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2.1 Strong Verb 117 1

by Zeev Ben-Hayyim
2.1 Strong Verb 117 1 0 6 : 2 8 ) . 3 6  In SH neither of the two patterns is clearly predominant. 2.1.4.5 The existence of the two patterns stemming from a common origin with an i vowel following the second radical, like * yanqatil( u), is likely in TH insofar as Philippis Law applies to the shortened imperfect (* yanqatil), turn­ing i in a closed stressed syllable into a, for which reason forms with patah are more common in the converted imperfect, like ten, etc., in a closed sylla­ble. Otherwise the i predominates, having become a sere. Later the semantic distinction between these forms became obscure, and the patah spread beyond the limits of the converted imperfect, such as nntin in Ezek 32: 28 and the afore­mentioned Babylonian form, especially in MH. This way we can also interpret the SH forms with a( a). It may, however, be possible that the tendency to adjust the vowel of the second radical to that in the perfect ( see above 2.1.3.4) aided in the process. With Geminated Second Radical 2.1.4.6 In SH there are a number of verbs which differ in pronunciation from the usual Nifal only in the doubling of their second root consonant; in the perfect, e. g., nibbarradu msa, wnibbarraku imnm, wnissammadti vnaizm, wniqqaddasti vronpj), wniqqaddasu wipn; in the imperfect, e. g., yibbarrad nsp, yimmakkär iiw, yiqqäddäs vip, tikkabbas oasn ( Lv 13: 58), tissammadon piawn ( Dt 4: 26), wyirräggazu ιητι ( SP Ex 15: 14); in the imperative: iqqabbasu ixnpn. The Samaritan grammarians found neither in Jewish Hebrew grammar nor in Arabic grammar a verb stem to which these forms could be ascribed; they thus assigned them to Nifal, attributing to it a special type:  with geminated second radical. 2.1.4.7 This Nifal type is not the main one in the Samaritan Pentateuchal read­ing; when Abu Ishäq ( LOT I, 103) deals with this category, hardly any of his examples are from the Pentateuch. Hence, this form was common outside the language of the Pentateuch, i. e., in the vernacular. The perfect forms have coun­terparts in TH in the verbs 193JJ ( Dt 21: 8) and now] ( Ezek 23: 48), whose point­ing is simply that of the Nitpael forms common in MH. In other words: the Biblical spelling of these words relates to Nifal while the TH reading tradition of these verbs chooses the reflexive stem, linked with Piel, since Piel37  is in 3 6 Yeivin, Babylonian Vocalization, 507. 3 7 This means that regarding Biblical Hebrew,  and more specifically in the period of the writer of Deut 21: 8, one must assume that HDD was used in Qal in the sense of  forgive, just as there still are cases in the Bible of ID being vocalized in Qal: To ( Prov 9: 7; Ps 94: 10), ΟΊΟϊΟ ( Hos 10: 10). HDD was indeed still preserved in the Bible in the concrete sense of  cover: msDl ( Gen 6: 14), but in the metaphorical sense of  cover: forgiveness ( cf. Prov. 10: 12: ranKnoDnoywsVDtyi), the sense which became commonplace in the language, Qal shifted to Piel and for this reason is read Ί331 In Chapter Home  | TOC | Index t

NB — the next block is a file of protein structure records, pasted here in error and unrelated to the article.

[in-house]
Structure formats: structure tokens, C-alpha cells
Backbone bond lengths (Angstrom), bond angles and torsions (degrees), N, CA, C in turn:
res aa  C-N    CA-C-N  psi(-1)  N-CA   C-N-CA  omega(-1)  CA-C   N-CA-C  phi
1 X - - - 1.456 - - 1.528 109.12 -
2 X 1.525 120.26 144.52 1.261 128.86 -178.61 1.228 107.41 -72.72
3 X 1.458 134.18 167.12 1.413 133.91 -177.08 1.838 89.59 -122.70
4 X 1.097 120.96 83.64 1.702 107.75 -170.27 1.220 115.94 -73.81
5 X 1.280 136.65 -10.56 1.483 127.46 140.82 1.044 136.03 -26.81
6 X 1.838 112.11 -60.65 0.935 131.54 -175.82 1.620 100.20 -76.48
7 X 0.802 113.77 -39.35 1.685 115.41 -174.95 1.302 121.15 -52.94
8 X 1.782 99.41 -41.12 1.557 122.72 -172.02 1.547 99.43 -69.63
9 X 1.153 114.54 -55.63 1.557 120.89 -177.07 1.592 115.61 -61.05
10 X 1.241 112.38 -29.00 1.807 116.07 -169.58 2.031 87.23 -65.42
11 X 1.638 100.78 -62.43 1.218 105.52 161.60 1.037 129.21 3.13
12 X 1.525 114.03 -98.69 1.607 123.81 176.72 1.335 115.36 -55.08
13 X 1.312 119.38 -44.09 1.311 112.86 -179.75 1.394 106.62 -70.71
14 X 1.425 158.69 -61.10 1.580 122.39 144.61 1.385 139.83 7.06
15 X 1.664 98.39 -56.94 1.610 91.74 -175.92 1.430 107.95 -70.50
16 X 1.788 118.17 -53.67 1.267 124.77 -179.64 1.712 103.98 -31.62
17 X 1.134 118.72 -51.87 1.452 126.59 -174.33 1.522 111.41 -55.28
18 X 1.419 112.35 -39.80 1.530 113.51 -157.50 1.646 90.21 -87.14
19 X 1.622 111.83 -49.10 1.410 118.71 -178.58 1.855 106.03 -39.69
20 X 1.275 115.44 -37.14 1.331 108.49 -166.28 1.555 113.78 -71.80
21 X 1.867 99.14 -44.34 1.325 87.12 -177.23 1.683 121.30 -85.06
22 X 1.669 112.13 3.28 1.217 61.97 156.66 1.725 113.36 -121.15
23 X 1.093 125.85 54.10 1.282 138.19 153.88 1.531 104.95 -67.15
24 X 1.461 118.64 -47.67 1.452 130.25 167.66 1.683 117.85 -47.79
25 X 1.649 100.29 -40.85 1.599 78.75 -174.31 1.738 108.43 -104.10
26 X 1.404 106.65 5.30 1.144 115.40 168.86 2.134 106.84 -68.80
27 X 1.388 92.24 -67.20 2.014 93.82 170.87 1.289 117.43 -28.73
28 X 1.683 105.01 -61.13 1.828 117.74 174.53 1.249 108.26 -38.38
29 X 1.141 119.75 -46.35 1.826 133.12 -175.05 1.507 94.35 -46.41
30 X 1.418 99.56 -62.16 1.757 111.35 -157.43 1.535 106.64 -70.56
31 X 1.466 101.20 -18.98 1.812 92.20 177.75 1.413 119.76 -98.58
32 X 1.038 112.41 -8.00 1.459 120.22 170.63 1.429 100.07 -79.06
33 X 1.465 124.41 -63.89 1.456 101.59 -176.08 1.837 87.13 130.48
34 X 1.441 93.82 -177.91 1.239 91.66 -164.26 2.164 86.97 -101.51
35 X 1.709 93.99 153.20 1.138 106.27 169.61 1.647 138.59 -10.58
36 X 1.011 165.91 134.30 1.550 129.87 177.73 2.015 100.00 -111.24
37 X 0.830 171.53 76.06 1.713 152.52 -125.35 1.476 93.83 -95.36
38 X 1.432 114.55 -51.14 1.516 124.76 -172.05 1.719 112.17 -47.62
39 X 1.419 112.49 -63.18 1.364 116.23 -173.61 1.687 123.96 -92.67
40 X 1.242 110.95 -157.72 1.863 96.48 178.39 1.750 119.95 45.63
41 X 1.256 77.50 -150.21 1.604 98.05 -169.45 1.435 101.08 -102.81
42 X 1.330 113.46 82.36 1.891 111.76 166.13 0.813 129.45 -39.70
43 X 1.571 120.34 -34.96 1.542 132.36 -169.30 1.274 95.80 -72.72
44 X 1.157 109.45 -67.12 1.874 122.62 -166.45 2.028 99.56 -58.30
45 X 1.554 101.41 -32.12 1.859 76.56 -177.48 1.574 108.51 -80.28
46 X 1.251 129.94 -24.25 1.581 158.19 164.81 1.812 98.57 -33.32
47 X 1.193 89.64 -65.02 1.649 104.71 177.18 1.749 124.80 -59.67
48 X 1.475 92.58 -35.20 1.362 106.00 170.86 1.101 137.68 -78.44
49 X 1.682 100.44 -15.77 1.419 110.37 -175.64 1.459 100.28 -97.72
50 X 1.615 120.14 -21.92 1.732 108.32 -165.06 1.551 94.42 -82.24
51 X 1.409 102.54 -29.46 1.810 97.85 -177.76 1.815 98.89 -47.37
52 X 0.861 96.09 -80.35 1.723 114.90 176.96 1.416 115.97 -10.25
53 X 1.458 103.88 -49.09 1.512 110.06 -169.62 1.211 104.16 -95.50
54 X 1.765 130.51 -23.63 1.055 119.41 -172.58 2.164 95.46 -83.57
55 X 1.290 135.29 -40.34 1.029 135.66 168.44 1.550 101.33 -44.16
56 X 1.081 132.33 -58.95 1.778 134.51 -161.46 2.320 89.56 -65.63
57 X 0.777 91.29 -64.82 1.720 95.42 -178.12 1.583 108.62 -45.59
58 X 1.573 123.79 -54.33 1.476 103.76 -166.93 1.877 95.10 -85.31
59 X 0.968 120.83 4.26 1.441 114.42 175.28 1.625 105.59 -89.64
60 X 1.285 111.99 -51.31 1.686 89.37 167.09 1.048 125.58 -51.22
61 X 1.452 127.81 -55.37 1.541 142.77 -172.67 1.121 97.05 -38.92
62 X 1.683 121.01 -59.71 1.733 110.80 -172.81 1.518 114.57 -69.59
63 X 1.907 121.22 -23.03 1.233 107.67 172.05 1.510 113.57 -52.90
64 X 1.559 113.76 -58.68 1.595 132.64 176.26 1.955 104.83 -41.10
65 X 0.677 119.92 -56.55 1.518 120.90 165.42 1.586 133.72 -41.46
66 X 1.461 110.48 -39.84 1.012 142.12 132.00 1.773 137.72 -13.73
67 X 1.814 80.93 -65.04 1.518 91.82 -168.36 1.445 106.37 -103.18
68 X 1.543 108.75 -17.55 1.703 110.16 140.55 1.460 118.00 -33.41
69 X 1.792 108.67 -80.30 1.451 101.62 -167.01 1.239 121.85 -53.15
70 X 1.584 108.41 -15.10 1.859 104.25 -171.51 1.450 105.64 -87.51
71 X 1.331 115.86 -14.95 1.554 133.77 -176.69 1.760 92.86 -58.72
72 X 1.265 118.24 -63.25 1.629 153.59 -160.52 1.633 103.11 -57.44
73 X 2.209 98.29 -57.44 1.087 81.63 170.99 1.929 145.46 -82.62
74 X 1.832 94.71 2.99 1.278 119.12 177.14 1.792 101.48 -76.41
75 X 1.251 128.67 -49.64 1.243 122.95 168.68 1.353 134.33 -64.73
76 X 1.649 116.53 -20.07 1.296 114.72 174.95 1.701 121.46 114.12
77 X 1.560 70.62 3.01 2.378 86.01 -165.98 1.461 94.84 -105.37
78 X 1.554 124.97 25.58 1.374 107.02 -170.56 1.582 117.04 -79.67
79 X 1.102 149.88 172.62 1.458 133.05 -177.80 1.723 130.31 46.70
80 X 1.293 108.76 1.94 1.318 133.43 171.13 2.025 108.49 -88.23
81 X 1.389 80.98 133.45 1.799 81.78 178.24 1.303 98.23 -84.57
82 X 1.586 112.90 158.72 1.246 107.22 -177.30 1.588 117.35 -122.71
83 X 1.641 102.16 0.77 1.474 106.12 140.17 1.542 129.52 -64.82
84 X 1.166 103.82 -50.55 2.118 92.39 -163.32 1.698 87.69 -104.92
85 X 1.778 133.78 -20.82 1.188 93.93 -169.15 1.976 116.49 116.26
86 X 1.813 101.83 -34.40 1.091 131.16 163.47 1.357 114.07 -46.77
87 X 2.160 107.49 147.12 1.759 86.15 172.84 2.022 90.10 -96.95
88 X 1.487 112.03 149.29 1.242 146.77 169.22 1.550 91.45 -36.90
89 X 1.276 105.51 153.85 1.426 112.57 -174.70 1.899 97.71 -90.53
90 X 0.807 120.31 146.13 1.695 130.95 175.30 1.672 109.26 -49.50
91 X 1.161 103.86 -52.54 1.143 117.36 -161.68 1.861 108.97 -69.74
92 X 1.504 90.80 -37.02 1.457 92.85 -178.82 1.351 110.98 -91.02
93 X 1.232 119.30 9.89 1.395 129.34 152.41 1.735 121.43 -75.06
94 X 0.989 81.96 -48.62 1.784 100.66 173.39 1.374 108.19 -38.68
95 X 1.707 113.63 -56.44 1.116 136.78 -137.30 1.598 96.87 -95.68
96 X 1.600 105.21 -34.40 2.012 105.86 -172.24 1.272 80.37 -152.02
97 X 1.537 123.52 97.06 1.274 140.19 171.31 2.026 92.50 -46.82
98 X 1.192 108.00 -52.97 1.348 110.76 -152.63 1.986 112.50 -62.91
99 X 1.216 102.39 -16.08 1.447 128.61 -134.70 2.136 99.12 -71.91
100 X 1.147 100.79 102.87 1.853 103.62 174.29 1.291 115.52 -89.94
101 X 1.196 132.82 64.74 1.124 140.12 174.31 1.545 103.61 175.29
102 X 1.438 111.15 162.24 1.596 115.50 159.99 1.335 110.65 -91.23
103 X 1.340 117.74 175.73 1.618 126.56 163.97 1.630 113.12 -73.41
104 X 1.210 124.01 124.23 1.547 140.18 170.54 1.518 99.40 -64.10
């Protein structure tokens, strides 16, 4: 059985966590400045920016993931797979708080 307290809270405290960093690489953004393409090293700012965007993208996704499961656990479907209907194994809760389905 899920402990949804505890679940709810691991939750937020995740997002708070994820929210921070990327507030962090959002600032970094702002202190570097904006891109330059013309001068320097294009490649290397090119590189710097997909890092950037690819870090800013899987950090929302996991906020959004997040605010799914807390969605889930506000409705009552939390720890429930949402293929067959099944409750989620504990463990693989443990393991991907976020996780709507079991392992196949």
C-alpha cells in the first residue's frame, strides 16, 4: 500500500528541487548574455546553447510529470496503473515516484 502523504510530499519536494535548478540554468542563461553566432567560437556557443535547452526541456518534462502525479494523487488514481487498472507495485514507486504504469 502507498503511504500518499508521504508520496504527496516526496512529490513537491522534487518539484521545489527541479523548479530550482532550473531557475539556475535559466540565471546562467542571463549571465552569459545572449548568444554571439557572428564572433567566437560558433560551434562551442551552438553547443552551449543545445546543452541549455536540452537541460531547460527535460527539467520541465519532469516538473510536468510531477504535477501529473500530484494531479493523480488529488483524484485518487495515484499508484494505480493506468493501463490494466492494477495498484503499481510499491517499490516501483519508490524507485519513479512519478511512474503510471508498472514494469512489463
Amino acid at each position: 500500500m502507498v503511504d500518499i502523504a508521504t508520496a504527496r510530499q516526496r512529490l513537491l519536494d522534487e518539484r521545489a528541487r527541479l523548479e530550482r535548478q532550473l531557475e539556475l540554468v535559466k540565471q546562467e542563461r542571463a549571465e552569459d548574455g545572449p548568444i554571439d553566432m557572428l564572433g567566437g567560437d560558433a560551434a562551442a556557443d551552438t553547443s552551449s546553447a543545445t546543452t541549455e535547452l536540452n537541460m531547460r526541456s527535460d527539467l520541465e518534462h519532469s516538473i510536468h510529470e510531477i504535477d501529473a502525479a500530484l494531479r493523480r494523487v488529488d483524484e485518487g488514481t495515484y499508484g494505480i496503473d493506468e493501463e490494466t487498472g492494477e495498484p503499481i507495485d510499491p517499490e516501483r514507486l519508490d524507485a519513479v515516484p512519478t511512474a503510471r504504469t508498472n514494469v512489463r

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2.1 Strong Verb 117 1 0 6 : 2 8 ) . 3 6 In SH neither of the two patterns is clearly predominant. 2.1.4.5 The existence of the two patterns stemming from a common origin with an i vowel following the second radical, like * yanqatil( u), is likely in TH insofar as Philippi's Law applies to the shortened imperfect (* yanqatil), turn­ing i in a closed stressed syllable into a, for which reason forms with patah are more common in the converted imperfect, like ten, etc., in a closed sylla­ble. Otherwise the i predominates, having become a sere. Later the semantic distinction between these forms became obscure, and the patah spread beyond the limits of the converted imperfect, such as nntin in Ezek 32: 28 and the afore­mentioned Babylonian form, especially in MH. This way we can also interpret the SH forms with a( a). It may, however, be possible that the tendency to adjust the vowel of the second radical to that in the perfect ( see above 2.1.3.4) aided in the process. With Geminated Second Radical 2.1.4.6 In SH there are a number of verbs which differ in pronunciation from the usual Nifal only in the doubling of their second root consonant; in the perfect, e. g., nibbarradu msa, wnibbarraku imnm, wnissammadti vnaizm, wniqqaddasti vronpj), wniqqaddasu wipn; in the imperfect, e. g., yibbarrad nsp, yimmakkär iiw, yiqqäddäs vip, tikkabbas oasn ( Lv 13: 58), tissammadon piawn ( Dt 4: 26), wyirräggazu ιητι ( SP Ex 15: 14); in the imperative: iqqabbasu ixnpn. The Samaritan grammarians found neither in Jewish Hebrew grammar nor in Arabic grammar a verb stem to which these forms could be ascribed; they thus assigned them to Nif'al, attributing to it a special type: \\" with geminated second radical.\\" 2.1.4.7 This Nifal type is not the main one in the Samaritan Pentateuchal read­ing; when Abu Ishäq ( LOT I, 103) deals with this category, hardly any of his examples are from the Pentateuch. Hence, this form was common outside the language of the Pentateuch, i. e., in the vernacular. The perfect forms have coun­terparts in TH in the verbs 193JJ ( Dt 21: 8) and now] ( Ezek 23: 48), whose point­ing is simply that of the Nitpa'el forms common in MH. In other words: the Biblical spelling of these words relates to Nifal while the TH reading tradition of these verbs chooses the reflexive stem, linked with Pi'el, since Pi'el37 is in 3 6 Yeivin, Babylonian Vocalization, 507. 3 7 This means that regarding Biblical Hebrew, and more specifically in the period of the writer of Deut 21: 8, one must assume that HDD was used in Qal in the sense of \\" forgive,\\" just as there still are cases in the Bible of ID' being vocalized in Qal: To' ( Prov 9: 7; Ps 94: 10), ΟΊΟϊΟ ( Hos 10: 10). HDD was indeed still preserved in the Bible in the concrete sense of \\" cover:\\" msDl ( Gen 6: 14), but in the metaphorical sense of \\" cover:\\" forgiveness ( cf. Prov. 10: 12: ranKnoDno'ywsVDtyi), the sense which became commonplace in the language, Qal shifted to Pi'el and for this reason is read Ί331 In << Chapter >> Home | TOC | Index t